The researchers found the same pattern with ads for two other pairs of jobs: software engineers for Nvidia (skewed male) and Netflix (skewed female), and sales associates for cars (skewed male) and jewelry (skewed female).

Every week it seems, there is an article that highlights an example of algorithmic bias, mostly among big tech companies. These are the companies that have the most resources to combat this issue, and if they cannot be bothered to so, they need to be regulated. The impacts on society are far too dangerous for governments to continue to ignore.

+ Revealed: the Facebook loophole that lets world leaders deceive and harass their citizens [Julia Carrie Wong, The Guardian]

When world leaders and politicians can use Facebook to deceive the public and harass opponents, what incentive do they have to regulate them?

Facebook’s policies require all accounts to be held by real individuals, and they enforce the rule that each person can only have one account. However, this policy does not exist for pages. Prominent politicians are using this loophole to create fake pages that promote their propaganda on Facebook.

The Guardian has seen extensive internal documentation showing how Facebook handled more than 30 cases across 25 countries of politically manipulative behavior that was proactively detected by company staff.

The investigation shows how Facebook has allowed major abuses of its platform in poor, small and non-western countries in order to prioritize addressing abuses that attract media attention or affect the US and other wealthy countries. The company acted quickly to address political manipulation affecting countries such as the US, Taiwan, South Korea and Poland, while moving slowly or not at all on cases in Afghanistan, Iraq, Mongolia, Mexico and much of Latin America.

“There is a lot of harm being done on Facebook that is not being responded to because it is not considered enough of a PR risk to Facebook,” said Sophie Zhang, a former data scientist at Facebook who worked within the company’s “integrity” organization to combat inauthentic behavior. “The cost isn’t borne by Facebook. It’s borne by the broader world as a whole.”

The issue of privacy is important on an individual level, but it’s far more crucial on a societal level. When companies like Facebook, which have data on billions of people, can sell that data to the highest bidder and allow them to manipulate and deceive entire populations and nations, we need to take action. You have the power. Delete Facebook.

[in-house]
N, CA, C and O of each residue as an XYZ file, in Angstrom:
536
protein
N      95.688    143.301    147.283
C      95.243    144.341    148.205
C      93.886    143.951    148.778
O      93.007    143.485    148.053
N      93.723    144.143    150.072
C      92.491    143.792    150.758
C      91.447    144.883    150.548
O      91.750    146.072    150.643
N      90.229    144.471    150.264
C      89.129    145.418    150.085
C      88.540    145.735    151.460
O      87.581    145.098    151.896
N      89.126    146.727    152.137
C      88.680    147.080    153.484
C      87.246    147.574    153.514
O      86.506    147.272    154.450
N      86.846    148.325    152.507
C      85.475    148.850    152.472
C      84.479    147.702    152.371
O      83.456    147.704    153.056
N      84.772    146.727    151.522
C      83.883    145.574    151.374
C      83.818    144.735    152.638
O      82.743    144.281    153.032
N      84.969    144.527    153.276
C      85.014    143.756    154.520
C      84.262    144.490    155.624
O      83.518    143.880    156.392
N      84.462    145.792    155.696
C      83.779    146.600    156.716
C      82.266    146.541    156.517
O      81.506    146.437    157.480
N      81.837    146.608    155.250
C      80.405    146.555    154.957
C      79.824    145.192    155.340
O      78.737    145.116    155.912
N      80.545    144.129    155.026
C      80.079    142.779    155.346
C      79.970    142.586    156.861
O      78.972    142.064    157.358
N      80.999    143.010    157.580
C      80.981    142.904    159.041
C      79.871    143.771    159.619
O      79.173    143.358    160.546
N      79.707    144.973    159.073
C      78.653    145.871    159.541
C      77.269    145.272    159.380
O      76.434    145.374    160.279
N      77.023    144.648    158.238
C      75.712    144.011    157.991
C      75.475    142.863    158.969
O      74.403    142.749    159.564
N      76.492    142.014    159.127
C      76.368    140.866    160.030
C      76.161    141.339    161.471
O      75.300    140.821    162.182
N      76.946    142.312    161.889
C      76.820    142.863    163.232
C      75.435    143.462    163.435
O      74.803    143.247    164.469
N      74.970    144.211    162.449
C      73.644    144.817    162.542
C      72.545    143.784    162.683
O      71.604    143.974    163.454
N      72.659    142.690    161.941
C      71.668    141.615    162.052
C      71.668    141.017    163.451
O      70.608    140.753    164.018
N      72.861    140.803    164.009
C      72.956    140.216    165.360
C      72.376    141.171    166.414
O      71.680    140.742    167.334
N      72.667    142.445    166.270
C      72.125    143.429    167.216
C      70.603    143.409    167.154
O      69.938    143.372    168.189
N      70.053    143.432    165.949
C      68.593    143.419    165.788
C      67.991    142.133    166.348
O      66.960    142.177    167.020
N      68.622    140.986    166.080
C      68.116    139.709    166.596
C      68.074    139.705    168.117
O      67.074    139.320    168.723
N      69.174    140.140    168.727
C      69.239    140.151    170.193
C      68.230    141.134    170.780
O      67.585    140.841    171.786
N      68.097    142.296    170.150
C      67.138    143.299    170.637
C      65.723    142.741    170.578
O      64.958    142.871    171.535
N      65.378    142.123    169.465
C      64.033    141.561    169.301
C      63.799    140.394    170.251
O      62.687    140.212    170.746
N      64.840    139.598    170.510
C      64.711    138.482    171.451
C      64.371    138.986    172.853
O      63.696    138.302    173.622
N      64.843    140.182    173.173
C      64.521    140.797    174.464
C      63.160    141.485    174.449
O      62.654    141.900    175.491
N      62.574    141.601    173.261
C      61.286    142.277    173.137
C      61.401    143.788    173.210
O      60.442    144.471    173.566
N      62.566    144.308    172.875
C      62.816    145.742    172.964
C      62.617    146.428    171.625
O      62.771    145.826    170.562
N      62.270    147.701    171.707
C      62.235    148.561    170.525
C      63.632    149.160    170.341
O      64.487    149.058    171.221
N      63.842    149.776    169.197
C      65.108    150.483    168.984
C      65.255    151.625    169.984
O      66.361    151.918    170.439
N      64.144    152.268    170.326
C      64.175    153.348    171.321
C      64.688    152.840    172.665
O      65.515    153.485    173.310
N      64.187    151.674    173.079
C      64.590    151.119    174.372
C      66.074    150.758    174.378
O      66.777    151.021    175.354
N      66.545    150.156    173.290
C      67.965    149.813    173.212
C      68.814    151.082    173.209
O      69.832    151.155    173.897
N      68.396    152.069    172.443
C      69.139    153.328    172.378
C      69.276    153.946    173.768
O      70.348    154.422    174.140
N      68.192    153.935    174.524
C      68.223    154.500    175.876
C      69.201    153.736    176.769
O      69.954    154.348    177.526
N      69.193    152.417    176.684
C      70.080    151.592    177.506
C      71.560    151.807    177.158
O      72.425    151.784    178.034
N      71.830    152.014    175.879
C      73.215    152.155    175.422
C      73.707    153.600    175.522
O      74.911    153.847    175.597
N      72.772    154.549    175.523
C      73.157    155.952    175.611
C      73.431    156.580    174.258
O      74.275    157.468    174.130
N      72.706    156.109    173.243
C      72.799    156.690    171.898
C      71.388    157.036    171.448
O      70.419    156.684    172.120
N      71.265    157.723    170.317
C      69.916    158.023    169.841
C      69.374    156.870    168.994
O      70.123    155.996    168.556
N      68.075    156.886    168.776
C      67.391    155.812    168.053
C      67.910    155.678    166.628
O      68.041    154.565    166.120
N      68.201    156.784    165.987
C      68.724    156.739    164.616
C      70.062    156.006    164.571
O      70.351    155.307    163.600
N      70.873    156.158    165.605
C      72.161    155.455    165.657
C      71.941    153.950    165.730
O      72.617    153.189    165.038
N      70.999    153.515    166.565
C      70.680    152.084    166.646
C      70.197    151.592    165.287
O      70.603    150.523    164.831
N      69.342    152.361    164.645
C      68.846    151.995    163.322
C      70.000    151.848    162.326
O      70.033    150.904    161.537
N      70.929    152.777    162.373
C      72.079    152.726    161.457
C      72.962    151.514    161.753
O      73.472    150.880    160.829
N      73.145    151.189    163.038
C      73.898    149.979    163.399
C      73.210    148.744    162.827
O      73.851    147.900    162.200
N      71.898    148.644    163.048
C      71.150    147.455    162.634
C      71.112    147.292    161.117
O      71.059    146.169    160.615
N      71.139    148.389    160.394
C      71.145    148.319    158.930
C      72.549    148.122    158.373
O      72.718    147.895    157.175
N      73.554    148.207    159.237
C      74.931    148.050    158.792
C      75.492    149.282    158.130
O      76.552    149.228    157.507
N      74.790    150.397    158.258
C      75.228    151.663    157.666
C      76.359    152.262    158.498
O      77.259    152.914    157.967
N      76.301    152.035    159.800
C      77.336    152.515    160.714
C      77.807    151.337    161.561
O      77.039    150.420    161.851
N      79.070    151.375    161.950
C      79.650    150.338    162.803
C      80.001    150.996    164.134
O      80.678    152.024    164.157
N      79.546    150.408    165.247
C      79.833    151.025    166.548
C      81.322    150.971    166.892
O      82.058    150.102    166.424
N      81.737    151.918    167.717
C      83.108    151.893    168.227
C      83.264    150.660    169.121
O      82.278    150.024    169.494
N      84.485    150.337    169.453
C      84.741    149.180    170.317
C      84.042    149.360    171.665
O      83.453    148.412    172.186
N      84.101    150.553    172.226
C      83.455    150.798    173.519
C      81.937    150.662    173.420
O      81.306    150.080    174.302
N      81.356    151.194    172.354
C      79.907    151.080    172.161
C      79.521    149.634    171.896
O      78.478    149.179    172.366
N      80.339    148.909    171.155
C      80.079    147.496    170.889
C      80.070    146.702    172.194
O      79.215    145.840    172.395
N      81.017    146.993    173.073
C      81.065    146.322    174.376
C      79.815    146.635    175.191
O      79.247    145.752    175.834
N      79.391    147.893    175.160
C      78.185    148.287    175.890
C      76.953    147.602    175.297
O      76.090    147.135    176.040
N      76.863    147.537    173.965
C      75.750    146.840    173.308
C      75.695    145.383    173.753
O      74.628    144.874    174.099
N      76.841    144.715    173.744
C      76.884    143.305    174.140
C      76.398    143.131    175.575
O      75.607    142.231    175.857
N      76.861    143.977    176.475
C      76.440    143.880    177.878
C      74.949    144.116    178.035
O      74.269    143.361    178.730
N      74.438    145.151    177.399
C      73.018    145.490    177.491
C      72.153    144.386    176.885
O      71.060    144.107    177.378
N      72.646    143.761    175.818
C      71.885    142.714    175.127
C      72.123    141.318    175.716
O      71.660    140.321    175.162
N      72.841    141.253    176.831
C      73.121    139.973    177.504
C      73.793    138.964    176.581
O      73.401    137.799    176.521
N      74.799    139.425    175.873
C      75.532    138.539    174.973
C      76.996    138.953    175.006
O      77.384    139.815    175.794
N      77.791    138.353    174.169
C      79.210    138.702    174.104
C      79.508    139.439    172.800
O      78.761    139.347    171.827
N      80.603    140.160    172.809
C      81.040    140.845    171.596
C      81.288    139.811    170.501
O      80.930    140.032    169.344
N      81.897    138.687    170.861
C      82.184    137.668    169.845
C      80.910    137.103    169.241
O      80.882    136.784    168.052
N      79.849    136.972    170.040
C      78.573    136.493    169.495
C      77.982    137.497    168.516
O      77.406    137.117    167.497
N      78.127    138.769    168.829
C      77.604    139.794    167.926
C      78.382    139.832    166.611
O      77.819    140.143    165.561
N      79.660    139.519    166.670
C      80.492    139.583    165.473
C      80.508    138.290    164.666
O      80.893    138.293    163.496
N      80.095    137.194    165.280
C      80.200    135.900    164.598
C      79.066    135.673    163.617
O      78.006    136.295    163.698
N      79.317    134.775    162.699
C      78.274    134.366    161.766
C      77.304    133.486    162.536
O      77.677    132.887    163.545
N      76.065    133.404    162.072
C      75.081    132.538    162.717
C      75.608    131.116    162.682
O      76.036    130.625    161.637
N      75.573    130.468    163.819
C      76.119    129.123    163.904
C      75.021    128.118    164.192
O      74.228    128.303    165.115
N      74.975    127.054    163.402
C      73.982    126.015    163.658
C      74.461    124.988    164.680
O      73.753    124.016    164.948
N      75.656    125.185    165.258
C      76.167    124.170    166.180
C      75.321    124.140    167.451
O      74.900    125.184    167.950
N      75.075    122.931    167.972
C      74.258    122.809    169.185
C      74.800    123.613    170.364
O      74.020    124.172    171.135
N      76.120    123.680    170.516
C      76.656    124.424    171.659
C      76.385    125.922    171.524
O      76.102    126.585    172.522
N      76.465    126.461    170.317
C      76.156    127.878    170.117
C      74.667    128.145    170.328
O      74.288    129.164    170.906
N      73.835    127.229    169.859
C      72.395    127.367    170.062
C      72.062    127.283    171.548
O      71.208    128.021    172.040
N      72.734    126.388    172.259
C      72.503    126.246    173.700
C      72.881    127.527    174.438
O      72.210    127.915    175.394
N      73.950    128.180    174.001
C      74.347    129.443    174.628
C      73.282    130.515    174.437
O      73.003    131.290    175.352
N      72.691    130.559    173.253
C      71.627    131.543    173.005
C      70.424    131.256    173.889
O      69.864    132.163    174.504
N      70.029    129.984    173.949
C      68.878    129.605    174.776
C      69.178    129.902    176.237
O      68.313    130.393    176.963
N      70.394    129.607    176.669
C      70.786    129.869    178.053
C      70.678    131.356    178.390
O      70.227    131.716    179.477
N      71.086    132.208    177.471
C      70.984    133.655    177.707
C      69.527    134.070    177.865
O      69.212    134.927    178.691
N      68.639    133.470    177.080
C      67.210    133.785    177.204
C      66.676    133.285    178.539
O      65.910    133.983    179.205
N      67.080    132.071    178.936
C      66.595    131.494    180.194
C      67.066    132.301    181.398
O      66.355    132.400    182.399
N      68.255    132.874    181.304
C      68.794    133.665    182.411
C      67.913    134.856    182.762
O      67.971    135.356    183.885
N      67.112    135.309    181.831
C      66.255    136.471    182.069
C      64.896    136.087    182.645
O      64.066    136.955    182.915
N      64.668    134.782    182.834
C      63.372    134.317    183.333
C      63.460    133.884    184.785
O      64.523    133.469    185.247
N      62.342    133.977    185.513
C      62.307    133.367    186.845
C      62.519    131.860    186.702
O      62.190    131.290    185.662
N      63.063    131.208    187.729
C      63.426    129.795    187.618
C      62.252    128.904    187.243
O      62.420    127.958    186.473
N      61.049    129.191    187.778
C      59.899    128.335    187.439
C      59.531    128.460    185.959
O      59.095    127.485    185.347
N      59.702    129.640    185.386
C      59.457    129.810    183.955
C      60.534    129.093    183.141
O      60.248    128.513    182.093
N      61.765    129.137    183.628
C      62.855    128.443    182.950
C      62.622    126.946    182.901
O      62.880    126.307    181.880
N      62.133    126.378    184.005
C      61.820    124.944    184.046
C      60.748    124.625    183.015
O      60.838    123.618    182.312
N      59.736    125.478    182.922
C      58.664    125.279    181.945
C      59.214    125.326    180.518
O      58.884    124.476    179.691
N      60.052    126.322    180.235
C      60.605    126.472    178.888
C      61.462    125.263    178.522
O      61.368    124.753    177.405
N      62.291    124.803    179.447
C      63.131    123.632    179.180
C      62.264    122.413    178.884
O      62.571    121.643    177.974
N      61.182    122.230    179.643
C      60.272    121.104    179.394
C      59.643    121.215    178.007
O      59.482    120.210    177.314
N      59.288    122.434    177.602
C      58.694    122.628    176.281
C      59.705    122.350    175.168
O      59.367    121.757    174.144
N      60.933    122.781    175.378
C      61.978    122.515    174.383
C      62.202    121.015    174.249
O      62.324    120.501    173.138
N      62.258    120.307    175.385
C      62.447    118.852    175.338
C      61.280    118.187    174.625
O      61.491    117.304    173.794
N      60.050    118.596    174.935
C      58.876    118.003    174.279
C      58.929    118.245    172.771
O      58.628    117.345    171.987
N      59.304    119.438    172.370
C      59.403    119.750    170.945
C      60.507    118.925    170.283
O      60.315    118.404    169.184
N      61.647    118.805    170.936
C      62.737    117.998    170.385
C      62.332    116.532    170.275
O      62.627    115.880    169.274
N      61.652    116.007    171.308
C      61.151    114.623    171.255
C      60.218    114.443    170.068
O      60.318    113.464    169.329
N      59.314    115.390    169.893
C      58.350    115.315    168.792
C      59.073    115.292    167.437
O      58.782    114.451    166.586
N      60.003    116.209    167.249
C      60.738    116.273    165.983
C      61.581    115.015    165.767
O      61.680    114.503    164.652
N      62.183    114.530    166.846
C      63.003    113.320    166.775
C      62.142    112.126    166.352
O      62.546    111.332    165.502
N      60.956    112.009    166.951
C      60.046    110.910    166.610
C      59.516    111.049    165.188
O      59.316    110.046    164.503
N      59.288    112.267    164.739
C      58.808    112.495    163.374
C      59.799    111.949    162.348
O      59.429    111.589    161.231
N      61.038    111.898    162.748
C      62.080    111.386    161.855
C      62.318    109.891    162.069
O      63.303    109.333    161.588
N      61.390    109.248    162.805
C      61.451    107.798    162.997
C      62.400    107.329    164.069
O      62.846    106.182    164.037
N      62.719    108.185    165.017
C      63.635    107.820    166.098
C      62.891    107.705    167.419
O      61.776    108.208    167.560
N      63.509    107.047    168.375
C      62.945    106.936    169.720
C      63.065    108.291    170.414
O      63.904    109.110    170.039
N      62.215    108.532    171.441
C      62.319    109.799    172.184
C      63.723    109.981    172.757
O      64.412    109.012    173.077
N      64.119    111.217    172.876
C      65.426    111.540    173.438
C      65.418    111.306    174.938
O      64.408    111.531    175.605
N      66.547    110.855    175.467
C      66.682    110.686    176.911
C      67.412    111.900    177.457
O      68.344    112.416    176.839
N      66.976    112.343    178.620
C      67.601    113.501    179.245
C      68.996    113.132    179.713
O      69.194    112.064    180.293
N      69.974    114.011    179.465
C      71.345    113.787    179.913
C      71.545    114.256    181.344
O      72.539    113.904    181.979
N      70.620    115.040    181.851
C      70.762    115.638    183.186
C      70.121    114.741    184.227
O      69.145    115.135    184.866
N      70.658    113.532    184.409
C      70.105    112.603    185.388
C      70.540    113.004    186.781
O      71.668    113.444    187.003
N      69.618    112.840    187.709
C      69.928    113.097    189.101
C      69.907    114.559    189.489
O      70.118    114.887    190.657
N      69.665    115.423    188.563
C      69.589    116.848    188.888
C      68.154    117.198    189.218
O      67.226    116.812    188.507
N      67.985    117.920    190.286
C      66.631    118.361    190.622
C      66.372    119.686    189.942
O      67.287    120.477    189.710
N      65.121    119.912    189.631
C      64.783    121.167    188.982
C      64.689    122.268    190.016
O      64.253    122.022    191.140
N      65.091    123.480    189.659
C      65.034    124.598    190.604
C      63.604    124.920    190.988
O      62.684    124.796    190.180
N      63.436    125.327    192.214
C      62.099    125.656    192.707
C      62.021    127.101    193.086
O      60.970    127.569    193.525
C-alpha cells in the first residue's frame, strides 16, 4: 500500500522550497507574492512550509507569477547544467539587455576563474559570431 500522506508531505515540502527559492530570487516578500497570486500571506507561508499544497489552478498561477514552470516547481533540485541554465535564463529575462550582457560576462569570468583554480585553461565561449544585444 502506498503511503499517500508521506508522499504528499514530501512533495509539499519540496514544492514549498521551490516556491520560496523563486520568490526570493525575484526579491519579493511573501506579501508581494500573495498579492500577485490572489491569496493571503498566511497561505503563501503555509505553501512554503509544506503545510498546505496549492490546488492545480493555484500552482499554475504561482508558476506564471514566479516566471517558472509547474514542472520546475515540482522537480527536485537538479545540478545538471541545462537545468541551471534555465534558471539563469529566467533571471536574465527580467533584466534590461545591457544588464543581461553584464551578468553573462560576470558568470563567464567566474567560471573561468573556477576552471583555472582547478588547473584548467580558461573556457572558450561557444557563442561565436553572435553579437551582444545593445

Other interesting articles from around the web

🤖 Study: People trust the algorithm more than each other [Tristan Greene, The Next Web]

A study by the University of Georgia showed that people trust algorithms more than other people as tasks get more difficult.

In three preregistered online experiments, we found that people rely more on algorithmic advice relative to social influence as tasks become more difficult. All three experiments focused on an intellective task with a correct answer and found that subjects relied more on algorithmic advice as difficulty increased. This effect persisted even after controlling for the quality of the advice, the numeracy and accuracy of the subjects, and whether subjects were exposed to only one source of advice, or both sources.

This is not a good sign. It shows that people implicitly trust algorithms even when they are not suited to providing solutions to certain types of problems.

👨‍🏭 Amazon’s new algorithm will spread workers’ duties across their muscle-tendon groups [Thomas Macaulay, The Next Web]

Amazon does not have the best reputation for employee treatment, especially in recent weeks. Amazon has now announced that they are using an algorithm to move employees between different jobs that use different muscle-tendon groups to decrease injuries from repetitive motion.

Jeff Bezos unveiled the system in his final letter as CEO to Amazon shareholders:

We’re developing new automated staffing schedules that use sophisticated algorithms to rotate employees among jobs that use different muscle-tendon groups to decrease repetitive motion and help protect employees from MSD [musculoskeletal disorder] risks. This new technology is central to a job rotation program that we’re rolling out throughout 2021.

🥴 AI is increasingly being used to identify emotions – here’s what’s at stake [Alexa Hagerty and Alexandra Albert, The Conversation]

Once again, emotion recognition technology (ERT) is based on biased algorithms. Yet, this technology is being used to test customer reactions, hiring, security, police work, and education.

Like other forms of facial recognition, ERT raises questions about bias, privacy and mass surveillance. But ERT raises another concern: the science of emotion behind it is controversial. Most ERT is based on the theory of “basic emotions” which holds that emotions are biologically hard-wired and expressed in the same way by people everywhere. 

This is increasingly being challenged, however. Research in anthropology shows that emotions are expressed differently across cultures and societies. In 2019, the Association for Psychological Science conducted a review of the evidence, concluding that there is no scientific support for the common assumption that a person’s emotional state can be readily inferred from their facial movements. In short, ERT is built on shaky scientific ground.

Also, like other forms of facial recognition technology, ERT is encoded with racial bias. A study has shown that systems consistently read black people’s faces as angrier than white people’s faces, regardless of the person’s expression. Although the study of racial bias in ERT is small, racial bias in other forms of facial recognition is well-documented.

Quote of the week

“While I’m excited about the therapeutic applications of brain chips for those with movement and memory problems, I worry about the widespread use of brain chips in the future. Without proper regulations, your innermost thoughts and biometric data could be sold to the highest bidder. People may feel compelled to use brain chips to stay employed in a future in which AI outmodes us in the workplace.”

—Susan Schneider, cognitive psychologist and philosopher, from the article, “Neuralink's monkey experiment raises questions from scientists and tech ethicist” [Observer]

I wish you a brilliant day ahead :)